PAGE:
How Democratic Britian Was by the 1928?

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Dilara Kaya
Essay Question: How democratic was Britain by 1928?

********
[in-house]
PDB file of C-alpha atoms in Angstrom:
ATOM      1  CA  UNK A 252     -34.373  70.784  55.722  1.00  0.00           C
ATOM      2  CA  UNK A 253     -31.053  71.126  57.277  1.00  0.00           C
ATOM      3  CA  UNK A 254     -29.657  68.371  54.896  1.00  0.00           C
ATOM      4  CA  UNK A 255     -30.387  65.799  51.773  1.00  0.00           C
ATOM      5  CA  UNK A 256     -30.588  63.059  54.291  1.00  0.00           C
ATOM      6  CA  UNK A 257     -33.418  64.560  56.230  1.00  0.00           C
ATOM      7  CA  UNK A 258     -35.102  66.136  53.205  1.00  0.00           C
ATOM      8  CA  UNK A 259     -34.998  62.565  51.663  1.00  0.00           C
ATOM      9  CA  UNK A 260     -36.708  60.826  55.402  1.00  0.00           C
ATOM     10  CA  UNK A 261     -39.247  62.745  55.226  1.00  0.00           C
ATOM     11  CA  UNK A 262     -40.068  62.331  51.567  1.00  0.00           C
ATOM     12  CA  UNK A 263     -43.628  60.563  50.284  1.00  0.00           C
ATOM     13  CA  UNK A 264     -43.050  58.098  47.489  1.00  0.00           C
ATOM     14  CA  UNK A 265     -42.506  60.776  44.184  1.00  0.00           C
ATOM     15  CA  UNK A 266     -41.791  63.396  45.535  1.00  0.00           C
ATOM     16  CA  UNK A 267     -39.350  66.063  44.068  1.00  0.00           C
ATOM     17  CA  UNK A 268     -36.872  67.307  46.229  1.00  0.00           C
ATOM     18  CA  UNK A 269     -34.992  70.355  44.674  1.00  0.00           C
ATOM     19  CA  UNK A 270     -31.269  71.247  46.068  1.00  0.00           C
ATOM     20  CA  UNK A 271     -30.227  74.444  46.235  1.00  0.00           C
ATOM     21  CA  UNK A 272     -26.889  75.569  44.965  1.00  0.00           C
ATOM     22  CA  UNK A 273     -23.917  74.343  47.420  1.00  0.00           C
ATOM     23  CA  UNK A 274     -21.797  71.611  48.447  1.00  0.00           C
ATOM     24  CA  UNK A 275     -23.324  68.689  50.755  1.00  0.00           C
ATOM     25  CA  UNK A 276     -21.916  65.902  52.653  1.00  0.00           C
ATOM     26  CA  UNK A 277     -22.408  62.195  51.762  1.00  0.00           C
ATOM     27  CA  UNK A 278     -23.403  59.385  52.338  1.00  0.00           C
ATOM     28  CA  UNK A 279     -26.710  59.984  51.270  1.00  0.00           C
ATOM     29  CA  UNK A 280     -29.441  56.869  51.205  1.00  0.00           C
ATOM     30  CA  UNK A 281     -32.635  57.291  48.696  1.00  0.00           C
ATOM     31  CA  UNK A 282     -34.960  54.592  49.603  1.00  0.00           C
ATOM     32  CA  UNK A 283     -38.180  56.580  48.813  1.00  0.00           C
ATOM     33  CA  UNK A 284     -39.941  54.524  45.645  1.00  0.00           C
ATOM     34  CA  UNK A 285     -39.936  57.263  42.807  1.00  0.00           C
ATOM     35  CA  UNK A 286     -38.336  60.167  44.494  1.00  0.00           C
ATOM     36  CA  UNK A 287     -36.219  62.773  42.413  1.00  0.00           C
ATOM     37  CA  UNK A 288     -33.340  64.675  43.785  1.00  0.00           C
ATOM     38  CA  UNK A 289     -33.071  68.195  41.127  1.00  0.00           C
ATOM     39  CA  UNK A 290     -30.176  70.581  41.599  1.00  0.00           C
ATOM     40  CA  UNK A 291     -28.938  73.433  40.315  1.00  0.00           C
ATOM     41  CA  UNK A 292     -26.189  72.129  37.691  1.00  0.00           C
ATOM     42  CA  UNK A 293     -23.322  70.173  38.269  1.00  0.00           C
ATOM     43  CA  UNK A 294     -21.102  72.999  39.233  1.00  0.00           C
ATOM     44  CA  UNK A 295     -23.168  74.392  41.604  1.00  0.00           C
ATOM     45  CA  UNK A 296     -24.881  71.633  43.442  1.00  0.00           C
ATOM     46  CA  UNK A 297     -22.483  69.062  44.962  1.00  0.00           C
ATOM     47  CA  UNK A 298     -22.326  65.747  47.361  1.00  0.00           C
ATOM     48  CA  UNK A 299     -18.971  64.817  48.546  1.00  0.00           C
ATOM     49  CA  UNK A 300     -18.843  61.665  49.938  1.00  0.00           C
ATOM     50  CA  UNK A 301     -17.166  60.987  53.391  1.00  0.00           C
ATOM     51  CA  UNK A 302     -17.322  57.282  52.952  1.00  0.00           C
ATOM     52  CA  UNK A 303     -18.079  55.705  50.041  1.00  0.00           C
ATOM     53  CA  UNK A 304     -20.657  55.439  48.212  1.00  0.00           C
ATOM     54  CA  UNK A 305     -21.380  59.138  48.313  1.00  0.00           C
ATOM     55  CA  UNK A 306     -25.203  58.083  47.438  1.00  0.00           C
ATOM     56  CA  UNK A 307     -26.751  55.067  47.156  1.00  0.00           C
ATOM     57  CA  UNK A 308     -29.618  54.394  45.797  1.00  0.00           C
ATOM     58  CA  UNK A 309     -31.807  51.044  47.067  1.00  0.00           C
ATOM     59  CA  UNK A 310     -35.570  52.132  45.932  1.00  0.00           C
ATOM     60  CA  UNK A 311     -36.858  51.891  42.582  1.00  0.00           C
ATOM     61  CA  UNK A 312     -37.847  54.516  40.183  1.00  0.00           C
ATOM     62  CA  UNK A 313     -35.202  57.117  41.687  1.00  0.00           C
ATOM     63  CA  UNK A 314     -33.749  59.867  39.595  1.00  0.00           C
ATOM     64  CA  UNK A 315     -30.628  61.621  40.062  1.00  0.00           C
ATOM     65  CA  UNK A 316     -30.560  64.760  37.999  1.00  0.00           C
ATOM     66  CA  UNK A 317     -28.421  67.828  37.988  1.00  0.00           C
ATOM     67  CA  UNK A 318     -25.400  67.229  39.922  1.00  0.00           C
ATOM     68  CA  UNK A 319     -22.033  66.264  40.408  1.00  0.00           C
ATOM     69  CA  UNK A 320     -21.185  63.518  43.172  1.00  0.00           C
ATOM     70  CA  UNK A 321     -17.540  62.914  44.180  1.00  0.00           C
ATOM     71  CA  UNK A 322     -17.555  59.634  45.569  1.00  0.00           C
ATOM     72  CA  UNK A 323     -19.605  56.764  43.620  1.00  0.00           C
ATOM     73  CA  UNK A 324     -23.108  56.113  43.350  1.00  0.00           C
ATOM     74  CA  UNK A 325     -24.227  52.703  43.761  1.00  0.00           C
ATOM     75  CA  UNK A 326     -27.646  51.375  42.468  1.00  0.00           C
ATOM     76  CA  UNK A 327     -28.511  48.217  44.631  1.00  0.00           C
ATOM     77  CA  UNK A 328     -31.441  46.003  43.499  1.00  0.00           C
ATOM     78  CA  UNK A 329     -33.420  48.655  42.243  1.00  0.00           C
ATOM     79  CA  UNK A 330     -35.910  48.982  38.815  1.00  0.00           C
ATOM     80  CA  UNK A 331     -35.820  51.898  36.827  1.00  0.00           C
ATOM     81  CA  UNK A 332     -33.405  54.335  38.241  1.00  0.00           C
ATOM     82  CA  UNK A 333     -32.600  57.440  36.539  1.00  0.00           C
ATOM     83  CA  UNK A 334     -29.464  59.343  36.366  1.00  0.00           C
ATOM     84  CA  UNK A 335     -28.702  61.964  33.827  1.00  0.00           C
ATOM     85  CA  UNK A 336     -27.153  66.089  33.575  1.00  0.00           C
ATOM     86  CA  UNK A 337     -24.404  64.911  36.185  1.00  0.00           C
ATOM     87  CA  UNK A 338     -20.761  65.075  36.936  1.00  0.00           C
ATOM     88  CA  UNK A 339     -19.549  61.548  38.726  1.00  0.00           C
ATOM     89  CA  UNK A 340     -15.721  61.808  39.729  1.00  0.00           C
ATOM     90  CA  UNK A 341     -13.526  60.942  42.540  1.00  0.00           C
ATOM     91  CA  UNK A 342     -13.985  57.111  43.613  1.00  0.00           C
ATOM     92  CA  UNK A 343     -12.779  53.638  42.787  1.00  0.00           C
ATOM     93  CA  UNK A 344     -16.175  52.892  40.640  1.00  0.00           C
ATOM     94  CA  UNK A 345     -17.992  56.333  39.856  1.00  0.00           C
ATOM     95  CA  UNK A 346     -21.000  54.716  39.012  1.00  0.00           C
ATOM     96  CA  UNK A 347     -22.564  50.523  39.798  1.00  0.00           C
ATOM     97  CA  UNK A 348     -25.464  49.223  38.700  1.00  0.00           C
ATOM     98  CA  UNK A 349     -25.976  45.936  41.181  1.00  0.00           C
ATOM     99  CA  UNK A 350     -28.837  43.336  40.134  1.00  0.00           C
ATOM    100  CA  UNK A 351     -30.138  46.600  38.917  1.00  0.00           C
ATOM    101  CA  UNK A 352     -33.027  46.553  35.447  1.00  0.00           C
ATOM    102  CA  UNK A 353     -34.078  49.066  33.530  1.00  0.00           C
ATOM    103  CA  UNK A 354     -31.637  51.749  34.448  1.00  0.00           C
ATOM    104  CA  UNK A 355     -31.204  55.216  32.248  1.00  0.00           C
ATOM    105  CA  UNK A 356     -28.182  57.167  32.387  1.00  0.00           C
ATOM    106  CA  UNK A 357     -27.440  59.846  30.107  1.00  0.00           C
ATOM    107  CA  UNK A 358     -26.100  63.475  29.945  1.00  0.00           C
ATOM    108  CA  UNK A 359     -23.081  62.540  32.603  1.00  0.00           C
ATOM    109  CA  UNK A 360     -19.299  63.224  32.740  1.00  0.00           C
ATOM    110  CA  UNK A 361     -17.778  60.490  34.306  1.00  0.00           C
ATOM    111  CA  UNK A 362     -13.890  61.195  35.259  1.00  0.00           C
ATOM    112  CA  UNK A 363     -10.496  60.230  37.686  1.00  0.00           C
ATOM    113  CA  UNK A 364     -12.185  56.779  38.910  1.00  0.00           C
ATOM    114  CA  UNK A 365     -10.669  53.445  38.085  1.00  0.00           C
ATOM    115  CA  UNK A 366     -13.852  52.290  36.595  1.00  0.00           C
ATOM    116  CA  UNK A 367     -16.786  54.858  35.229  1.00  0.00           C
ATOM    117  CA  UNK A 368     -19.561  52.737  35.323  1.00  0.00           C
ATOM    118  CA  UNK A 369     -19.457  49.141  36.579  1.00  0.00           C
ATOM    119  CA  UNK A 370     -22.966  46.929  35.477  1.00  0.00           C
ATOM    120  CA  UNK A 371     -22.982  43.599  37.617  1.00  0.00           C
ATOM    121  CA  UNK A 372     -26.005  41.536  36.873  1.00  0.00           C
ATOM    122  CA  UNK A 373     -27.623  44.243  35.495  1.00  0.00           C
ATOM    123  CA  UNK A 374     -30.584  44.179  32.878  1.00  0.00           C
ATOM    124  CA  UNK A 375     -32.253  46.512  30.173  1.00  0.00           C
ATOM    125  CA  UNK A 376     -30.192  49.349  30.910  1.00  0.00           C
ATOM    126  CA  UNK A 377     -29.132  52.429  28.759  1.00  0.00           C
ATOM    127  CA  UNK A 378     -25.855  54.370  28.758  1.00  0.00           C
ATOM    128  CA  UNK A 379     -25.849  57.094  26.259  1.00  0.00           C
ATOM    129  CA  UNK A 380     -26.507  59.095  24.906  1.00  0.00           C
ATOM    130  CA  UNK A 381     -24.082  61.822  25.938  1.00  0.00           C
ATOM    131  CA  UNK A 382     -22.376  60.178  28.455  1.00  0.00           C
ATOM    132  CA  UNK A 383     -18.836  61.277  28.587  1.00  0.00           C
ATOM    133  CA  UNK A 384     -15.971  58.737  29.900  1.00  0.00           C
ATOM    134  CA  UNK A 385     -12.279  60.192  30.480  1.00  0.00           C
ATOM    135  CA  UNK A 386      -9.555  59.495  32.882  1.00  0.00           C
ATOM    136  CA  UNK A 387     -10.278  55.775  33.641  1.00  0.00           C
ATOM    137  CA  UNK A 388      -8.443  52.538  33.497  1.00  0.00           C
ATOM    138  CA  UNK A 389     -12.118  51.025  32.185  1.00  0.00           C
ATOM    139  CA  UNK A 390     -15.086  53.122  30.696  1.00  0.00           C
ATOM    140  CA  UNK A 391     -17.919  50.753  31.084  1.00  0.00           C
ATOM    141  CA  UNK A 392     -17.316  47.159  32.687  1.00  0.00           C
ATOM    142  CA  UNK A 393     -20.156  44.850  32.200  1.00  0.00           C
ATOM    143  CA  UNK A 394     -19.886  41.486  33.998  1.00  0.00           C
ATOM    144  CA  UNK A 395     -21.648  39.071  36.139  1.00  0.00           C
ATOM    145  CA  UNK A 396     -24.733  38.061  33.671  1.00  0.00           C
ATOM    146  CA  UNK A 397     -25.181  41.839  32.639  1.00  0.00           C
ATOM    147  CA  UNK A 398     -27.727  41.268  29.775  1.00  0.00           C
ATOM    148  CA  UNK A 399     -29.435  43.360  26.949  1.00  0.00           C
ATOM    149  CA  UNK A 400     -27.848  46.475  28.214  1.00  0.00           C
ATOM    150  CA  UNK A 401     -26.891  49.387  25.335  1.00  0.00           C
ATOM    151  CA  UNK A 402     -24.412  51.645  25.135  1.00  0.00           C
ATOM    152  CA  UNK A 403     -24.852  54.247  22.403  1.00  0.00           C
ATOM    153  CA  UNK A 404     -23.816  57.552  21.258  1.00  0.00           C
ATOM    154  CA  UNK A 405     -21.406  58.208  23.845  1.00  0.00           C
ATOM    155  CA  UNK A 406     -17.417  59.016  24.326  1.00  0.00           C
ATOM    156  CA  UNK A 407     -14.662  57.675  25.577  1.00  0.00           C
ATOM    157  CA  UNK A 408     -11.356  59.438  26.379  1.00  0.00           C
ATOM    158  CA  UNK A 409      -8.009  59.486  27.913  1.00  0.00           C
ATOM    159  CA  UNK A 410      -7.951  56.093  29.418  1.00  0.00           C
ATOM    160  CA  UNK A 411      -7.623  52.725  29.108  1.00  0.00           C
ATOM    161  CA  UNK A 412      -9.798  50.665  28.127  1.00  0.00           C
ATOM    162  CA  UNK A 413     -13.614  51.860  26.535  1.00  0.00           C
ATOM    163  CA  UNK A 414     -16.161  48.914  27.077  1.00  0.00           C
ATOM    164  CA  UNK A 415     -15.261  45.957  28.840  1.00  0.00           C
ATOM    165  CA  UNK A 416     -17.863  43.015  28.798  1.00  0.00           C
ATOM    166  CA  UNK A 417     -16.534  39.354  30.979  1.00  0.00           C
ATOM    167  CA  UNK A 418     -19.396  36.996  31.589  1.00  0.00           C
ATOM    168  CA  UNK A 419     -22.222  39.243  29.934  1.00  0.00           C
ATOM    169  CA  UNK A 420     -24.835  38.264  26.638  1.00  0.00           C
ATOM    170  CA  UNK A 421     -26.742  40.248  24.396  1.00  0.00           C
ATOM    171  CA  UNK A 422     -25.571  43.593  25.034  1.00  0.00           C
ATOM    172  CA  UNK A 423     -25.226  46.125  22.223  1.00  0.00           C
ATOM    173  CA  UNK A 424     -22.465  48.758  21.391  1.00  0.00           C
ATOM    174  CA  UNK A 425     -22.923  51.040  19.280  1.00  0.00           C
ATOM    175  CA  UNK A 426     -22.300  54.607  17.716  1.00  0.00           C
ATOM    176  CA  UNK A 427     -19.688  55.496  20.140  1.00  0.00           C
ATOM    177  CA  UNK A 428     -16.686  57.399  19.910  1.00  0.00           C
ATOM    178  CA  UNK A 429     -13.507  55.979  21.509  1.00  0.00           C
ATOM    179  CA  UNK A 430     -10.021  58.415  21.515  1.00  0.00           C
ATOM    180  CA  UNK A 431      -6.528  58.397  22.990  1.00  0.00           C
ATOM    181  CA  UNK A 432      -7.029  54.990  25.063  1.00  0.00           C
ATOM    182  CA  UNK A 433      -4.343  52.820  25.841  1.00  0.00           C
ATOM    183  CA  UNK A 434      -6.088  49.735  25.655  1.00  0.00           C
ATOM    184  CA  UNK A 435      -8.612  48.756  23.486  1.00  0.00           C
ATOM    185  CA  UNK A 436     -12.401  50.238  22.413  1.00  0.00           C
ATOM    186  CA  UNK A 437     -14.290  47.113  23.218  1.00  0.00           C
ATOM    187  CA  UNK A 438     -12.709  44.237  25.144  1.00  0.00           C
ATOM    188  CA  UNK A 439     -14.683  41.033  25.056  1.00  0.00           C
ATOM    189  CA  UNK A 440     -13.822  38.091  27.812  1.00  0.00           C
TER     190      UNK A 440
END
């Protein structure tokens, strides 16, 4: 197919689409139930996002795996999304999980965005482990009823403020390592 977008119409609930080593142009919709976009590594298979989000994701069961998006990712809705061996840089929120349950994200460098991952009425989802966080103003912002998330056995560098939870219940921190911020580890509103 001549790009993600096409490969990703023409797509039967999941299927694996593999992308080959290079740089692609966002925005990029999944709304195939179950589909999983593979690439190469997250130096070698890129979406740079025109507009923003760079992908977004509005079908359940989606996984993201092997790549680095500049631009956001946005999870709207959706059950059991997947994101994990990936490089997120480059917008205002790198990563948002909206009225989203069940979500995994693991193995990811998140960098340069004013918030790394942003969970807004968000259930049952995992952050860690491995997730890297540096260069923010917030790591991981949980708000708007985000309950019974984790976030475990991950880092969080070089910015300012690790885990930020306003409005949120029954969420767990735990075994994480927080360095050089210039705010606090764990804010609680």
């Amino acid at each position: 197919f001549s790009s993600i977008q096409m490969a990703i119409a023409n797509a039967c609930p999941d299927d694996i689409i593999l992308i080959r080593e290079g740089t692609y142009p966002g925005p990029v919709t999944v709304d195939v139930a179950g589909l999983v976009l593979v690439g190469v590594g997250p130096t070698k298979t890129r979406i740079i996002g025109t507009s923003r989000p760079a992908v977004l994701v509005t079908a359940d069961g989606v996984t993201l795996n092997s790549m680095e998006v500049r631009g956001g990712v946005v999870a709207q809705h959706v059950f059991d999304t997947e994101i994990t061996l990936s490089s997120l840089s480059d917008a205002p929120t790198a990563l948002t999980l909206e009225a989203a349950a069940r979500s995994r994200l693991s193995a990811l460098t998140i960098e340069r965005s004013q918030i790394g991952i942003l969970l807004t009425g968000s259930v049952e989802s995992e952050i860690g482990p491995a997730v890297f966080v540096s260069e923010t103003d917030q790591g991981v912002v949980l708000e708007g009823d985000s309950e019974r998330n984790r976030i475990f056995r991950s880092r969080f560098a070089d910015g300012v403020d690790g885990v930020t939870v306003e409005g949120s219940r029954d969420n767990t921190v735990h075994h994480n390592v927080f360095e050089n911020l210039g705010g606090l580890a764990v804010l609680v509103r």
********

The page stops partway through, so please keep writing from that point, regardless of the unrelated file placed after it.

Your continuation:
“Democracy is the government of the people, for the people, by the people” (Abraham Lincoln, President of the USA, 1860-1865)” For any country to be called democratic, certain conditions have to exist. Firstly, all adults should have the right to vote but the right to vote did not in itself make Britain democratic. Between 1850 and 1928, other features of a democracy were created. These features included a fair system of voting, a choice of who to vote for and access to information to make an informed choice. It should also be possible for people from all backgrounds to become Members of Parliament themselves and parliament should be accountable to the voters. Although the transition from a political system dominated by aristocracy to one of universal suffrage was a long and protracted one by 1928, most of the features of a democracy had been met. Consequently Britain had become more democratic than it was in 1850. It is no wonder that John Kerr describes Britain as being “nowhere near being democratic in 1850.” The state of democracy in Britain had been set by the Great Reform Act of 1832 which increased the number of men who could vote in a general election and redistributed parliamentary seats so that there was a more equal ratio of MPs to constituents. However Britain was still far from being democratic. The system was not fair as voting took place in hustings meaning there was no secret ballot, making it possible for candidates to bribe and intimidate the voters and general elections were only held every seven years. Another aspect of the British political system that was undemocratic was the unequal distribution of seats and MPs still representing county and borough constituencies with great variations in size of population. Moreover, the Tory dominated House of Lords was unelected and it could stop the elected majority of the House of Commons getting bills though parliament and only wealthy men could stand as candidates for election as there was a property qualification. It could be suggested that Britain was undemocratic in 1850 as working class men and all women were excluded from the franchise and only 7% of the population were entitled to vote. Between 1850 and 1928 a series of acts were introduced that extended the franchise. The Second Parliamentary Reform Act of 1867 was the first piece of legislation that tried to amend the political system. As a result of this Act, the size of the electorate increase to 2.5 million including the skilled working class meaning a third of males were now able to vote. However, the vote still depended on property and the one year residency requirement discriminated against a large proportion of the working class. The introduction of the Representation of the People Act in 1884 doubled the electorate making the number of voters five million and the franchise qualification was now the same in both boroughs and counties. Although Sir Albert Maine described the new system as an “unmoderated democracy” there was still a long way to go until Britain became democratic. The men who did not have the franchise in 1867 such as the soldiers and male domestic servants were still deprived of the vote in 1884 and as with 1867 plural voting still existed and no women were allowed to vote. The Representation of the People Act 1918 extended the franchise to all adult males because of their important role in the Great War meaning that all males over the age of twenty one were now enfranchised. For the first time, women over the age of 30 were given the vote provided they were educated, married and had a home. Although this was a major step towards democracy as regards women’s suffrage, it must be noted that there was not equal universal suffrage, and that women would have to wait until the 1928 Equal Franchise Act to be set on equal voting terms as men without qualifications, to receive the vote at the...
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